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October 11, 2007

What Democrats Need to Do on Iraq
Posted by Michael Cohen

A couple of days ago my blog-mate and fellow speechwriter, Heather Hurlburt offered a few thoughts on how Democrats could potentially change course in Iraq. In the end, she came with a sort of split the difference approach:

Get behind something Republicans could accept and make it clear that their colleagues who could cooperate and don't will be targeted extra-hard.

I think this is a good first start, but allow me to take it a step further. Democrats need to accept the fact that Senate Republicans are never going to "get behind something" on Iraq that Democrats could accept and even if they do the White House will veto it. So what's the solution - kick the political crap out of Republicans.

Now let me be clear, I am not suggesting this approach as a partisan Democrat. After all, I'm a member of the Very Serious Foreign Policy Community so of course I love compromise and bipartisanship and I have a velvet painting of David Broder on my living room wall. But it seems to me that Democrats need to understand that if they want to affect change on Iraq, it's reached the point where they're going to have to play a little hardball.

For the past nine months Democrats have tried the conciliatory approach - how has that worked out? The fact is, no matter what Democrats pass, this President will almost certainly veto it and there really is no way that Dems are going to get 67 votes on any bill that changes course in Iraq. Watered down legislation, like the toothless Alexander/Salazar bill that embraces the recommendations of the ISG study group, but doesn't actually force the White House to do anything different on Iraq is not a solution. Indeed, it's just a way for Republicans to say they are voting for a change in course that in actuality brings no real change at all. That's what we would call a lose-lose for Democrats.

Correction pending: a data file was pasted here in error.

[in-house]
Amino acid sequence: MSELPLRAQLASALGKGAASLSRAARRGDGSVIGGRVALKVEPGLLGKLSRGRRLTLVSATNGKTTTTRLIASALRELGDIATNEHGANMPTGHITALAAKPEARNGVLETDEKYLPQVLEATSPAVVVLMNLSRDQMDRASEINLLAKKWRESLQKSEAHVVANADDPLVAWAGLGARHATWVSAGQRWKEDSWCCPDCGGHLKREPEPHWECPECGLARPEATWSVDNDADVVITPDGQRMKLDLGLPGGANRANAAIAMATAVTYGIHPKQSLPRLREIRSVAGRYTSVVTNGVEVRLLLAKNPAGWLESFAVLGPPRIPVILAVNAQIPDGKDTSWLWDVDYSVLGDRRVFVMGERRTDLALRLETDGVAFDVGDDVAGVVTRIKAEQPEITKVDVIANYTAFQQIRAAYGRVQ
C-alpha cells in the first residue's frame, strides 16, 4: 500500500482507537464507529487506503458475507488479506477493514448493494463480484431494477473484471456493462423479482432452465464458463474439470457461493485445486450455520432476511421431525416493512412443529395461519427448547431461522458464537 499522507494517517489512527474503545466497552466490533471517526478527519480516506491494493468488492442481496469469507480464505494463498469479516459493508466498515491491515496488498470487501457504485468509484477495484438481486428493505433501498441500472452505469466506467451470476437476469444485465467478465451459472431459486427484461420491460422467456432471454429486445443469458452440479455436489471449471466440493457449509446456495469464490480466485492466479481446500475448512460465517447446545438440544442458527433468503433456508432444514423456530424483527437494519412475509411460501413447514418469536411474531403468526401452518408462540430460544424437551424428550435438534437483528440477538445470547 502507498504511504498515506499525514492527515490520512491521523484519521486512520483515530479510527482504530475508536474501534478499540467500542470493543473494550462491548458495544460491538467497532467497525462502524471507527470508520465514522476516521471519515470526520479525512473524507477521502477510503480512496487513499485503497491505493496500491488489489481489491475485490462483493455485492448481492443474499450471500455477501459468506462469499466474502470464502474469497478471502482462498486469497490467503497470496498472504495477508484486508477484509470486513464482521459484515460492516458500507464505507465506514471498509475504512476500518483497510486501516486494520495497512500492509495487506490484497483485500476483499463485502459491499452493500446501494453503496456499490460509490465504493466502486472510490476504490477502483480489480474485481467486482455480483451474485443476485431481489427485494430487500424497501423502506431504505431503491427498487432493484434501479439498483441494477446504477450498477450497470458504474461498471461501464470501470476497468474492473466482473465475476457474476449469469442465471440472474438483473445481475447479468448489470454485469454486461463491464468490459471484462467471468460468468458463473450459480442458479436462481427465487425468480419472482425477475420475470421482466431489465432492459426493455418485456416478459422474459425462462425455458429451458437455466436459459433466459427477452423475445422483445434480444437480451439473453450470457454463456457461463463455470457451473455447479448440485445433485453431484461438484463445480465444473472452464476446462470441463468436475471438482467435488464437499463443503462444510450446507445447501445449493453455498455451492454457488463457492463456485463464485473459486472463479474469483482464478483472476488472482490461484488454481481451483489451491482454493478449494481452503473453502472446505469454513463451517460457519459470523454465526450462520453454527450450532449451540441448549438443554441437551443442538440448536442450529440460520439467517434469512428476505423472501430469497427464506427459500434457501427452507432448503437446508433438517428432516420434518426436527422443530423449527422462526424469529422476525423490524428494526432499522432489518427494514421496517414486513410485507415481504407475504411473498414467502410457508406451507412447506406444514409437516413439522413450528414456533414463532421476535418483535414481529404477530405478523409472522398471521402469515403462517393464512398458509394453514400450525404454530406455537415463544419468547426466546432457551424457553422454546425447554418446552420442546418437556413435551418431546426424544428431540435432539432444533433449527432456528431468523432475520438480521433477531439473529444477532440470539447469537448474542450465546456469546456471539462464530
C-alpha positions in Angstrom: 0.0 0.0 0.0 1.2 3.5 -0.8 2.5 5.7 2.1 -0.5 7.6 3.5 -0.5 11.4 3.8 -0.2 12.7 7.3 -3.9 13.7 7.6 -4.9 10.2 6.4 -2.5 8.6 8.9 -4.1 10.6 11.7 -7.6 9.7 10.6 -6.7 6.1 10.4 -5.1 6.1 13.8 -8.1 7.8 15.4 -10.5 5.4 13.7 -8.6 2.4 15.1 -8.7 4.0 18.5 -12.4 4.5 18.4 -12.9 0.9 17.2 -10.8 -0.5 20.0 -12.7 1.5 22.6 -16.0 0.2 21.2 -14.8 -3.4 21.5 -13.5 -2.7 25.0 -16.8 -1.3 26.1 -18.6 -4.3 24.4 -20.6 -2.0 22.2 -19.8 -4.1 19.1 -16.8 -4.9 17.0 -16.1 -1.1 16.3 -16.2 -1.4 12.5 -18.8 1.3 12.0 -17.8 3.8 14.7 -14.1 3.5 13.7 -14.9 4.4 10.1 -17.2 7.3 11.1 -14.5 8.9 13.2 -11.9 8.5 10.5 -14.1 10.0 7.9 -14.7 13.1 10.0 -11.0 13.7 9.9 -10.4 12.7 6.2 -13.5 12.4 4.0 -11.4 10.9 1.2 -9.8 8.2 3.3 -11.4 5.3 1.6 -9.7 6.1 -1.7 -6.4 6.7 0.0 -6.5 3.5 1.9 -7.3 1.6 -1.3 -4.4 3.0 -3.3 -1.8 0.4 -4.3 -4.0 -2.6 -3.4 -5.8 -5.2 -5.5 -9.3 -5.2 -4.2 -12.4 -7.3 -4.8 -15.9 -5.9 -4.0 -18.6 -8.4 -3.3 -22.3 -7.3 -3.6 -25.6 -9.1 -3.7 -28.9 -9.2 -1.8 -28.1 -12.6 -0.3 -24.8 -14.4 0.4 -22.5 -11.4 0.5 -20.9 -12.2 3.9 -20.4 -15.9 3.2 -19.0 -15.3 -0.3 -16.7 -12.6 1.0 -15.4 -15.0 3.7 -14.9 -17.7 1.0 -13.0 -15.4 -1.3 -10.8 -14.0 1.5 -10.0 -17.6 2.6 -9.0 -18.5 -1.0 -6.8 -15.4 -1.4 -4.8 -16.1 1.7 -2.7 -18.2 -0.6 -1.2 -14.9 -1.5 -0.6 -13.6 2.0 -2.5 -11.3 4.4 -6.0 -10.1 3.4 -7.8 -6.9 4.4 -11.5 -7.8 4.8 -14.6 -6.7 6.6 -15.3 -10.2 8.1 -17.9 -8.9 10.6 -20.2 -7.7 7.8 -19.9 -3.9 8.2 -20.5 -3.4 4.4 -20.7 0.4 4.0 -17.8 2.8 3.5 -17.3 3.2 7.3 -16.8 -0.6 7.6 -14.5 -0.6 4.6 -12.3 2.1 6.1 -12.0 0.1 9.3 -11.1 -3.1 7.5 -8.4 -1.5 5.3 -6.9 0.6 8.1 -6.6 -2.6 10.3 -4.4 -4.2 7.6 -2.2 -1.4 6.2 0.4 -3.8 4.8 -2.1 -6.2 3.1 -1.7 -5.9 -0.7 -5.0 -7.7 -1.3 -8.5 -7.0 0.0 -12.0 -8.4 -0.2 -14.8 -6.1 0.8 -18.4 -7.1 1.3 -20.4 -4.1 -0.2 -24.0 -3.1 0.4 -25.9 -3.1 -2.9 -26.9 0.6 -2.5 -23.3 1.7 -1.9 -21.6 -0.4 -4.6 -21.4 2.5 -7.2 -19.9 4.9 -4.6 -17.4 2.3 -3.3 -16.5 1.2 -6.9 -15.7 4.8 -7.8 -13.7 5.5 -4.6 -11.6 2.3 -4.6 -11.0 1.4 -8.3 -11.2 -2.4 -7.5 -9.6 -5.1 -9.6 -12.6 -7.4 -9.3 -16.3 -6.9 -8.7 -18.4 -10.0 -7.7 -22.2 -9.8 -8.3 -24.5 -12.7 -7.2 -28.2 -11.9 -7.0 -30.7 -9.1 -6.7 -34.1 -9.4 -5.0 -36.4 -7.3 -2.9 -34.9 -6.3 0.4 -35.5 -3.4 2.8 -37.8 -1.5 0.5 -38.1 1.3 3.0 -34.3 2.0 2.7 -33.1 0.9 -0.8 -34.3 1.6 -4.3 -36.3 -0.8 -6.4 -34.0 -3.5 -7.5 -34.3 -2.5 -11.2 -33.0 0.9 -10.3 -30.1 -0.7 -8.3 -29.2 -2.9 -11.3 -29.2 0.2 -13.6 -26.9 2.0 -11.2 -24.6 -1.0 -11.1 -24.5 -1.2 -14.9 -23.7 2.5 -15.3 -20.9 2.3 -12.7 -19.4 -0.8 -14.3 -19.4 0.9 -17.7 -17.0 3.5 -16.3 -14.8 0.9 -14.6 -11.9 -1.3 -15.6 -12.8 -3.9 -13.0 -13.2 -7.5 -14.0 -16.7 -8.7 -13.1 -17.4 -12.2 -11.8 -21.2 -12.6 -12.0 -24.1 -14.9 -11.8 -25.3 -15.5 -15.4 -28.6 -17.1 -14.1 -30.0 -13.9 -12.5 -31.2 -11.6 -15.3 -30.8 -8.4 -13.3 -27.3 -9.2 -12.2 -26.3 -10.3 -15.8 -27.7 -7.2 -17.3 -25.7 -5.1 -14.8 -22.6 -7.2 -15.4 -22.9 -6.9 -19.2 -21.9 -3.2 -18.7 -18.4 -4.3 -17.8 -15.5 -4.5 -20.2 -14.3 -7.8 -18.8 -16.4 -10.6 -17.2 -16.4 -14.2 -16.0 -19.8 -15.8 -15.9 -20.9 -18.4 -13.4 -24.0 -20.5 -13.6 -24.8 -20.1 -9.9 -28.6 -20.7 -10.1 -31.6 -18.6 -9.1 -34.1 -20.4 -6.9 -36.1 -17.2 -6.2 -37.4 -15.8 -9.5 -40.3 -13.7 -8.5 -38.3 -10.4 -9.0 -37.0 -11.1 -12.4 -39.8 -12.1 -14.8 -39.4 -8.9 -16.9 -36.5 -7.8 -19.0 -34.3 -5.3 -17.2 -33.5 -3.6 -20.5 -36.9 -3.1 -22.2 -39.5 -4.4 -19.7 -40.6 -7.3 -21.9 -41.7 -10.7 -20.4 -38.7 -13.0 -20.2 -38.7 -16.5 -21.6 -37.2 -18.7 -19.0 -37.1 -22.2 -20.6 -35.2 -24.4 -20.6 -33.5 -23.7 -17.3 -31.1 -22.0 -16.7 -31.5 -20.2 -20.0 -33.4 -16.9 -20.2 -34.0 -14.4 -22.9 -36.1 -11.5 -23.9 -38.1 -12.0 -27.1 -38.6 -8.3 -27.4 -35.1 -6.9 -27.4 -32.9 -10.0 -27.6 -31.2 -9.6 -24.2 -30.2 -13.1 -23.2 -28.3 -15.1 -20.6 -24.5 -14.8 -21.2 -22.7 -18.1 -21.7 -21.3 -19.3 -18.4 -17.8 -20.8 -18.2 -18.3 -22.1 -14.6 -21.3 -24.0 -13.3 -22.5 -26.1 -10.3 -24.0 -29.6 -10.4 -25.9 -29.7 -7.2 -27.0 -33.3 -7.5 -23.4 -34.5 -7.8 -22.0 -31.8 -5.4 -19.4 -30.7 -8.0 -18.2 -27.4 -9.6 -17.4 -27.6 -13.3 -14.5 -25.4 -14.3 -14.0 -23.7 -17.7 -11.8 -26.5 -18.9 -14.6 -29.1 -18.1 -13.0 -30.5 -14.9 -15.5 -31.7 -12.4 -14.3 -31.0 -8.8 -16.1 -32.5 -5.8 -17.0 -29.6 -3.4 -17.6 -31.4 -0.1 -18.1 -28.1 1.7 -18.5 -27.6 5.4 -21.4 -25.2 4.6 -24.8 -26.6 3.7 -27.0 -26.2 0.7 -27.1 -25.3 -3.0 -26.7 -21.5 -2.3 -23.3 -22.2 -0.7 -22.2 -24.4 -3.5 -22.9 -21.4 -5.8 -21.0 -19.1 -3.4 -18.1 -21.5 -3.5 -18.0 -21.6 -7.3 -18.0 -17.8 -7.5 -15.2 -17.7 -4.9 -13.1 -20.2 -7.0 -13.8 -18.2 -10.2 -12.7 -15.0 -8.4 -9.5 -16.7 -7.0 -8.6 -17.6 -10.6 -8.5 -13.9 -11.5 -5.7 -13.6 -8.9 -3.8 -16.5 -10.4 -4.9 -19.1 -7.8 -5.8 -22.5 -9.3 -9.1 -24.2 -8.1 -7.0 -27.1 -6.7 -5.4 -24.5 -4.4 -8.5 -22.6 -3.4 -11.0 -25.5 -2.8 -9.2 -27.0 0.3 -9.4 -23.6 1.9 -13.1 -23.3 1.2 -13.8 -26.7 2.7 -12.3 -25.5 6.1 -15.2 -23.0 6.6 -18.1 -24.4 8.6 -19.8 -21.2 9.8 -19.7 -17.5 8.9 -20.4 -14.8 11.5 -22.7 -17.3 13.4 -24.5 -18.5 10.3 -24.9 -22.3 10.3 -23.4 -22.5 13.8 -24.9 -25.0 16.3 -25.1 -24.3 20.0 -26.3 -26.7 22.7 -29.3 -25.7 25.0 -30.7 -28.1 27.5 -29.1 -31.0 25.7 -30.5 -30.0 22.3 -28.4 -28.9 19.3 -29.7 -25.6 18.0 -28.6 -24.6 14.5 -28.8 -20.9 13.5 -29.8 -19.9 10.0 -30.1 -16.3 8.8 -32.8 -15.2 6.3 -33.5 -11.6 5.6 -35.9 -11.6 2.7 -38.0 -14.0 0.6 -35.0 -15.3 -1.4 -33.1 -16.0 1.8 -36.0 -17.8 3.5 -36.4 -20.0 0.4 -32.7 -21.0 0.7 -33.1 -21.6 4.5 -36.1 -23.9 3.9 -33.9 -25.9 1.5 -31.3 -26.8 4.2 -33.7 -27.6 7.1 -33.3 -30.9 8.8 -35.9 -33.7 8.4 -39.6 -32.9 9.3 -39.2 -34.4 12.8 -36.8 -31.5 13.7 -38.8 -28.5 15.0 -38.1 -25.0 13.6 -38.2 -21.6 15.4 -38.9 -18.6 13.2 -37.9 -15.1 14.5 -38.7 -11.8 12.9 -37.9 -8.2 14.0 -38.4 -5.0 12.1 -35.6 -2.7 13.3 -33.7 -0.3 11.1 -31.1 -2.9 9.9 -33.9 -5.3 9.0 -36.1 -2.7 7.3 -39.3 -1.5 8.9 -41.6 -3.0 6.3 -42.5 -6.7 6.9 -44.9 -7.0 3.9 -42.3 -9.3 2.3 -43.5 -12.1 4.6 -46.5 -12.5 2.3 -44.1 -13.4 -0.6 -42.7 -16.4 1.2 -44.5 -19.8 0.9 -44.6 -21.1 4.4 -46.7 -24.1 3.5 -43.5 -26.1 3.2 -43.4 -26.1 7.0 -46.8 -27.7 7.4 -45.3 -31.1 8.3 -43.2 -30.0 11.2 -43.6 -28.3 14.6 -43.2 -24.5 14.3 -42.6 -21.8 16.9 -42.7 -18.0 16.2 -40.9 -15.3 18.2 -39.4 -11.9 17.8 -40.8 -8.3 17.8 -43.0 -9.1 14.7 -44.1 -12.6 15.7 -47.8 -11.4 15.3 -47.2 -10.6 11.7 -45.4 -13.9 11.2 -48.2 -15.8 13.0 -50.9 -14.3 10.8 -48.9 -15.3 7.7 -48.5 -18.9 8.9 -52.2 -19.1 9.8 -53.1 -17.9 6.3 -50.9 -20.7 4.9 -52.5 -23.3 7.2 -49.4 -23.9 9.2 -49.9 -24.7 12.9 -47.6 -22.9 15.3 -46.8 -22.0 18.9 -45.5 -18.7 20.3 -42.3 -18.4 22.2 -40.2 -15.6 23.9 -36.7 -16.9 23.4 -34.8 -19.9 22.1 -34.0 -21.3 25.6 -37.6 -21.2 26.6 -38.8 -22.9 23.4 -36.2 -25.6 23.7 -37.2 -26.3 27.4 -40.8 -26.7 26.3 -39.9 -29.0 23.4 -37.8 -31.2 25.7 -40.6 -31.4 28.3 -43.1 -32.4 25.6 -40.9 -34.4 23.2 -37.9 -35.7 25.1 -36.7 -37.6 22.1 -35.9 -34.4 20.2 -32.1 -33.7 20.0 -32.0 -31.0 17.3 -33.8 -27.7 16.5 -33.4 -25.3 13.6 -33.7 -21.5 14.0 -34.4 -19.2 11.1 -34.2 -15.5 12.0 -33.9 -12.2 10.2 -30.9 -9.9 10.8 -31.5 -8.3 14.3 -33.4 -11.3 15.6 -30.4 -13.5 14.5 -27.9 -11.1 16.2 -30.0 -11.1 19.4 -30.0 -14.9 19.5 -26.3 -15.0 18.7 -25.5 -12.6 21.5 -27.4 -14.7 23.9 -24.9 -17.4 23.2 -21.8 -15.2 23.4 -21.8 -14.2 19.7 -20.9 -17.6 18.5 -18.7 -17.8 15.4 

Now some on the left will say 'what about defunding the war'? While I'm sympathetic to the notion, it's not clear the Dems even have the votes to pass such a bill. Moreover, defunding the troops is not only politically dangerous, but from a policy standpoint would set a bad precedent - one that future Democratic Presidents may not want to embrace. Finally, defunding the war really isn't really a policy and it's not a guideline for a safe and orderly withdrawal of American troops from Iraq. I understand the frustration of those who want to defund, but I'm not sure it makes the most political and policy sense.

No, in the end, Democrats are not going to be able to change things in Iraq - it's a sad and tragic result of a stubborn President seemingly divorced from reality and common sense. But there is no reason why Senate Republicans should be enabling this insane policy and there is even less reason for Dems to allow them to get away with it.